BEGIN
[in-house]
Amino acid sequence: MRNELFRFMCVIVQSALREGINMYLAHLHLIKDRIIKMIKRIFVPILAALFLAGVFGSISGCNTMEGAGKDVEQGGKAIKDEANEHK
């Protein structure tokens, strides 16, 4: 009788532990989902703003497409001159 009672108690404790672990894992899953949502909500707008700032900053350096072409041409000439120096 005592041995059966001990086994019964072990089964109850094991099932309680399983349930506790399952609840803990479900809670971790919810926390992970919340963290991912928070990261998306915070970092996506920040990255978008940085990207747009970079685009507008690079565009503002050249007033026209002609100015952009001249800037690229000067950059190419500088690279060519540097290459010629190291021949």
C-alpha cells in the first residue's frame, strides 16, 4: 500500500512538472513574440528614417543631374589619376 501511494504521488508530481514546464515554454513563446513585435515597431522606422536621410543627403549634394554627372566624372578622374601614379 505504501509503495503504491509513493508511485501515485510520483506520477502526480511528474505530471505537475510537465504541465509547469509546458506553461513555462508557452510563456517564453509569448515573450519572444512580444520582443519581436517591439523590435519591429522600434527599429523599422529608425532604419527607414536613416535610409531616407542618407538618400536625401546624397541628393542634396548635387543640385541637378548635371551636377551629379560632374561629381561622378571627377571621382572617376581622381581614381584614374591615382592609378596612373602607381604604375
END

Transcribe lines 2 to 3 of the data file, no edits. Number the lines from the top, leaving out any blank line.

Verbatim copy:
Amino acid sequence: MRNELFRFMCVIVQSALREGINMYLAHLHLIKDRIIKMIKRIFVPILAALFLAGVFGSISGCNTMEGAGKDVEQGGKAIKDEANEHK
């Protein structure tokens, strides 16, 4: 009788532990989902703003497409001159 009672108690404790672990894992899953949502909500707008700032900053350096072409041409000439120096 005592041995059966001990086994019964072990089964109850094991099932309680399983349930506790399952609840803990479900809670971790919810926390992970919340963290991912928070990261998306915070970092996506920040990255978008940085990207747009970079685009507008690079565009503002050249007033026209002609100015952009001249800037690229000067950059190419500088690279060519540097290459010629190291021949």